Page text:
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BioMed Research International
Volume 2014, Article ID 608104, 6 pages
Research Article

A Pilot Study Evaluating the Contribution of SLC19A1 (RFC-1) 80G>A Polymorphism to Alzheimer’s Disease in Italian Caucasians

1Division of Medical Genetics, Department of Translational Research and New Technologies in Medicine and Surgery, University of Pisa, Medical School, Via Roma 56, 56126 Pisa, Italy
2Unit of Neurology, Department of Neuroscience, Pisa University Hospital, Via Roma 67, 56126 Pisa, Italy
3Department of Neuroscience, Psychology, Drug Research and Child Health (NEUROFARBA), University of Florence, Viale Pieraccini 6, 50139 Florence, Italy
4Unit of Neurorehabilitation, Department of Neuroscience, Pisa University Hospital, Via Paradisa 2, 56124 Pisa, Italy
5Department of Clinical and Experimental Medicine, University of Pisa, Neurological Clinic, Via Roma 67, 56126 Pisa, Italy

Received 27 February 2014; Revised 16 May 2014; Accepted 26 May 2014; Published 5 June 2014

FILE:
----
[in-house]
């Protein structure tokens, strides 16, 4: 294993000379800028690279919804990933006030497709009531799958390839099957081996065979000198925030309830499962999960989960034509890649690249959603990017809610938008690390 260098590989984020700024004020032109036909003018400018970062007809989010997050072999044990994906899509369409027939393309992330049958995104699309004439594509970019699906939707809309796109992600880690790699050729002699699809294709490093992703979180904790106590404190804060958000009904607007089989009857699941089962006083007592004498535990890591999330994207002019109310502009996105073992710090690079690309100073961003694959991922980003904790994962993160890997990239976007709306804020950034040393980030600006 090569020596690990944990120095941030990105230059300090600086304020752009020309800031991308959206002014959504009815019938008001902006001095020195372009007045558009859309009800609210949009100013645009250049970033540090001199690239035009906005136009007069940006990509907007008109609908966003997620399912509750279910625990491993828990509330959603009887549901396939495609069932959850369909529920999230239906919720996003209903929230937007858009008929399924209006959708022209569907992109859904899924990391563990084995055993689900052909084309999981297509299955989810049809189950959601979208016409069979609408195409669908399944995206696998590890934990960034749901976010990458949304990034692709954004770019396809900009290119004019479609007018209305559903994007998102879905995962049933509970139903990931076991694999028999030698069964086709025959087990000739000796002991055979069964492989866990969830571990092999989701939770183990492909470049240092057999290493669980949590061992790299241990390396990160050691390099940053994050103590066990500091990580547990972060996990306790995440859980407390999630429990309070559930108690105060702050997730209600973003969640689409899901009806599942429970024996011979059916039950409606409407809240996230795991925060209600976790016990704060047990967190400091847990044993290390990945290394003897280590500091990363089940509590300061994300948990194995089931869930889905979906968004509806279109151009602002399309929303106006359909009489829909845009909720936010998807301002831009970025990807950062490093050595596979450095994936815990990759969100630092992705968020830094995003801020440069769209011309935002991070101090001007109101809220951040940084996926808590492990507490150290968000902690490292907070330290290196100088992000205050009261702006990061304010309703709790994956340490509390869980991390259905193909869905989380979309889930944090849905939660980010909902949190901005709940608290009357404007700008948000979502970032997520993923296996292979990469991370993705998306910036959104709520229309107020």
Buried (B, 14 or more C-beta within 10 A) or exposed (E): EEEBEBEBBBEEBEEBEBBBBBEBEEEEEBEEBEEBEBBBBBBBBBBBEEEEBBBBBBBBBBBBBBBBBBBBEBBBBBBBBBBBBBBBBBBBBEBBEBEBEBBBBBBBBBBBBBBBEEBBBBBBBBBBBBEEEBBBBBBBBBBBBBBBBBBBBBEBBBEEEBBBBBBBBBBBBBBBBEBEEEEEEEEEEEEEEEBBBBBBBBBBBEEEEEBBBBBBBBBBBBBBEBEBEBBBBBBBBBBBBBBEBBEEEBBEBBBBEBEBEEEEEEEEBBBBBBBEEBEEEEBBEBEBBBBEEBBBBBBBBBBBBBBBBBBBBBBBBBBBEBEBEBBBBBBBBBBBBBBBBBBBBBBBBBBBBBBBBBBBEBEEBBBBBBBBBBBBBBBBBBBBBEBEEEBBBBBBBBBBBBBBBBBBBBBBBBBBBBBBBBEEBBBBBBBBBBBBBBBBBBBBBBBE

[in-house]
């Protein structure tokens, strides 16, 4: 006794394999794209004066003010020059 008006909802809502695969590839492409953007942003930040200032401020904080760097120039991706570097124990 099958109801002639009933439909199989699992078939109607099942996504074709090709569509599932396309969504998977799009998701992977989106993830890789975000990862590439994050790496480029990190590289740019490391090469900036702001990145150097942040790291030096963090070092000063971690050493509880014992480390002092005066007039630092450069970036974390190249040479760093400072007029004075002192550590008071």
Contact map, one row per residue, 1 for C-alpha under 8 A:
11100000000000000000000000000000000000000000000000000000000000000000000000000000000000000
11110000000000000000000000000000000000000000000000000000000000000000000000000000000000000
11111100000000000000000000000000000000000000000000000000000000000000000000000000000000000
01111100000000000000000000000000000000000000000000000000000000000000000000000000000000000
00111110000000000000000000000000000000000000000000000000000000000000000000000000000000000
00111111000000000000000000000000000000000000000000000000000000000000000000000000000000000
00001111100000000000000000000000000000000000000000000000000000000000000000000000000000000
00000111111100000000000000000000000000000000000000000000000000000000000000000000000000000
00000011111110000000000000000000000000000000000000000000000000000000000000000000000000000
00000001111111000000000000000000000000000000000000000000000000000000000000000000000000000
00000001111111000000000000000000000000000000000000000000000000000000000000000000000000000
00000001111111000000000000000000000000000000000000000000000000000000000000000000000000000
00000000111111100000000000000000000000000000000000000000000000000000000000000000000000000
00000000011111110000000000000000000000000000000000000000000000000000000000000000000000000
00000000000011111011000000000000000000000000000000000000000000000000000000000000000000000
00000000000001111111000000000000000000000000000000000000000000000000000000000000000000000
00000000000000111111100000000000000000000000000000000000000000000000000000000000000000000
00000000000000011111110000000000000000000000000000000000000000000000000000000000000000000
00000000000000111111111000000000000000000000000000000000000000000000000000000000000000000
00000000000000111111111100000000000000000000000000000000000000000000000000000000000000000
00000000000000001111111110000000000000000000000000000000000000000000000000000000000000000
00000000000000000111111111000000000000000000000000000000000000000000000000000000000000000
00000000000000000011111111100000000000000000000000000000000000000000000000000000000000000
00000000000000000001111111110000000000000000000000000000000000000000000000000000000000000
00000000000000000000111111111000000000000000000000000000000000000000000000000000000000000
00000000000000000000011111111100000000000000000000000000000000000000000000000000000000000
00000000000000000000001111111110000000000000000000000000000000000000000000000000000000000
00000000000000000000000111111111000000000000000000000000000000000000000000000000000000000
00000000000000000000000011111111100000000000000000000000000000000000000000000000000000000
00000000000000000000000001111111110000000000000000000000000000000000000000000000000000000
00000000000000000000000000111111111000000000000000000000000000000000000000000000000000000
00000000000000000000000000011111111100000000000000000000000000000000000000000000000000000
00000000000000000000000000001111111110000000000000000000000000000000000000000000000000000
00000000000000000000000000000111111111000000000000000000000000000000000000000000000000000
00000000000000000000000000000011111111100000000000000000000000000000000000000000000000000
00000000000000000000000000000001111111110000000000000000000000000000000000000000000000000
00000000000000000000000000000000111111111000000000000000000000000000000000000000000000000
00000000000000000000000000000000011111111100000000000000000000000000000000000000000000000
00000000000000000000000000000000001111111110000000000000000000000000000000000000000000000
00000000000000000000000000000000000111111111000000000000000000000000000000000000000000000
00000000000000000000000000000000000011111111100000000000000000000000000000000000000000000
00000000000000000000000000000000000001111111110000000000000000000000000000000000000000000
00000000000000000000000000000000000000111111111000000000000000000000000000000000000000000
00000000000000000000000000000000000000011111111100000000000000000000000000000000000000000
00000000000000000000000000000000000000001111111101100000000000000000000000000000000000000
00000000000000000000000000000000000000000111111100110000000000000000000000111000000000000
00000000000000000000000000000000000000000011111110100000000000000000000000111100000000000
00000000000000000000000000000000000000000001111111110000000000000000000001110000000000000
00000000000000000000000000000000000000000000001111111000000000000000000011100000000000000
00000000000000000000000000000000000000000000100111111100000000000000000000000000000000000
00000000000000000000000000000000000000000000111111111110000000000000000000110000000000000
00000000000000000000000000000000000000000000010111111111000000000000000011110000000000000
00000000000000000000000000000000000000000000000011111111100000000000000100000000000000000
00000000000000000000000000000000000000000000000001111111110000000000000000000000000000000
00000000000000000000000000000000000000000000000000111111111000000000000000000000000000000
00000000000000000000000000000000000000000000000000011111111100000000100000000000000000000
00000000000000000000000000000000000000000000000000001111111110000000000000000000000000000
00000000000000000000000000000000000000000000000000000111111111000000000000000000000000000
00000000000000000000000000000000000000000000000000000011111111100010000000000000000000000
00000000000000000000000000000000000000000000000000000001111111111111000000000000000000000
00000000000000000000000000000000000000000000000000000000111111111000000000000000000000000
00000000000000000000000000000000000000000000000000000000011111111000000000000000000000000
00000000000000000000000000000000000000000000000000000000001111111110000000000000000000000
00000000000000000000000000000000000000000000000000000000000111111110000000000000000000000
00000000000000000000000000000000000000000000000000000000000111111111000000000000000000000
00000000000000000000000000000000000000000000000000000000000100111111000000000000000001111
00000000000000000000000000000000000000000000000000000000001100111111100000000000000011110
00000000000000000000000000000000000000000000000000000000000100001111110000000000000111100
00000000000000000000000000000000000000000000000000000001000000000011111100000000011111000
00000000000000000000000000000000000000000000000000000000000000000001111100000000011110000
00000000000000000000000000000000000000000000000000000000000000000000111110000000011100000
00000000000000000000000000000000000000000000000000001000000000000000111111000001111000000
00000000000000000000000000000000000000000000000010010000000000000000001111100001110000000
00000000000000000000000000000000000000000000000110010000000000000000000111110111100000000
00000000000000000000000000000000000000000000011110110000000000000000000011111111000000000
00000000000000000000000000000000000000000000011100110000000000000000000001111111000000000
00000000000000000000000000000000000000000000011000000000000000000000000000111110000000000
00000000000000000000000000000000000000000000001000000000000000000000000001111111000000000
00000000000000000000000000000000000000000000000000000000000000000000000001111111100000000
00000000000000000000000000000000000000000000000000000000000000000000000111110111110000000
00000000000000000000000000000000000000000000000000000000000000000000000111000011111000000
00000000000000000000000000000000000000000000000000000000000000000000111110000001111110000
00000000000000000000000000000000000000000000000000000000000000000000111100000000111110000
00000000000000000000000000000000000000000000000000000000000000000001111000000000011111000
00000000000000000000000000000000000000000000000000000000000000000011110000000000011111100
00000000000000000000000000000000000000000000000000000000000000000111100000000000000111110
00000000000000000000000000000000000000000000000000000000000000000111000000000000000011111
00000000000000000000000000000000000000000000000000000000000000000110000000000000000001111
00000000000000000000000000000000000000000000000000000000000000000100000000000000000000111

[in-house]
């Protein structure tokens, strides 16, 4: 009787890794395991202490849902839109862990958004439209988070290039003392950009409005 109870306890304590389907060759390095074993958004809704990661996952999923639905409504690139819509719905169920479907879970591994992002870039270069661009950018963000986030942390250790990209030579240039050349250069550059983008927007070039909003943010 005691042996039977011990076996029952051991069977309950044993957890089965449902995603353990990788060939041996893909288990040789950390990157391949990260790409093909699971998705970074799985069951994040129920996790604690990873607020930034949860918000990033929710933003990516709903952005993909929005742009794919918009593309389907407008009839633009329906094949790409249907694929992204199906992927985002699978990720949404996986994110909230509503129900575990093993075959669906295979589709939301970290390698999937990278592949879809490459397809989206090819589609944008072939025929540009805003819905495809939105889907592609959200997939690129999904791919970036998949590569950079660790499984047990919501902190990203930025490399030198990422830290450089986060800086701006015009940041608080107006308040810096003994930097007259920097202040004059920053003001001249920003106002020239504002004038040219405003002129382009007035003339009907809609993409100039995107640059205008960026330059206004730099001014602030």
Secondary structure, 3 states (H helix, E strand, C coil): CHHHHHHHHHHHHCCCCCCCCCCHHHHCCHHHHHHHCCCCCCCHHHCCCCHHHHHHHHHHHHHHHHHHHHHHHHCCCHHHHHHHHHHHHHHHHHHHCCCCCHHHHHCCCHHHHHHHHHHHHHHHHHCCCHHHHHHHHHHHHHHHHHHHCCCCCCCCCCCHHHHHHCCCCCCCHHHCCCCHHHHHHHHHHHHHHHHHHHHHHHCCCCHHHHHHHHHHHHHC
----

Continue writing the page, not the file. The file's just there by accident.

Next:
Academic Editor: Paolo Villari

Copyright © 2014 Fabio Coppedè et al. This is an open access article distributed under the Creative Commons Attribution License, which permits unrestricted use, distribution, and reproduction in any medium, provided the original work is properly cited.


Alzheimer’s disease (AD) is the most common neurodegenerative disorder and the primary form of dementia in the elderly. Polymorphisms of genes involved in folate metabolism have been frequently suggested as risk factors for sporadic AD. A common c.80G>A polymorphism (rs1051266) in the gene coding for the reduced folate carrier (SLC19A1 gene, commonly known as RFC-1 gene) was investigated as AD risk factor in Asian populations, yielding conflicting results. We screened a Caucasian population of Italian origin composed of 192 sporadic AD patients and 186 healthy matched controls, for the presence of the RFC-1 c.80G>A polymorphism, and searched for correlation with circulating levels of folate, homocysteine, and vitamin B12. No difference in the distribution of allele and genotype frequencies was observed between AD patients and controls. No correlation was observed among the genotypes generated by the RFC-1 c.80G>A polymorphism and circulating levels of folate, homocysteine, and vitamin B12 either in the whole cohort of subjects or after stratification into clinical subtypes. Present results do not support a role for the RFC-1 c.80G>A polymorphism as independent risk factor for sporadic AD in Italian Caucasians.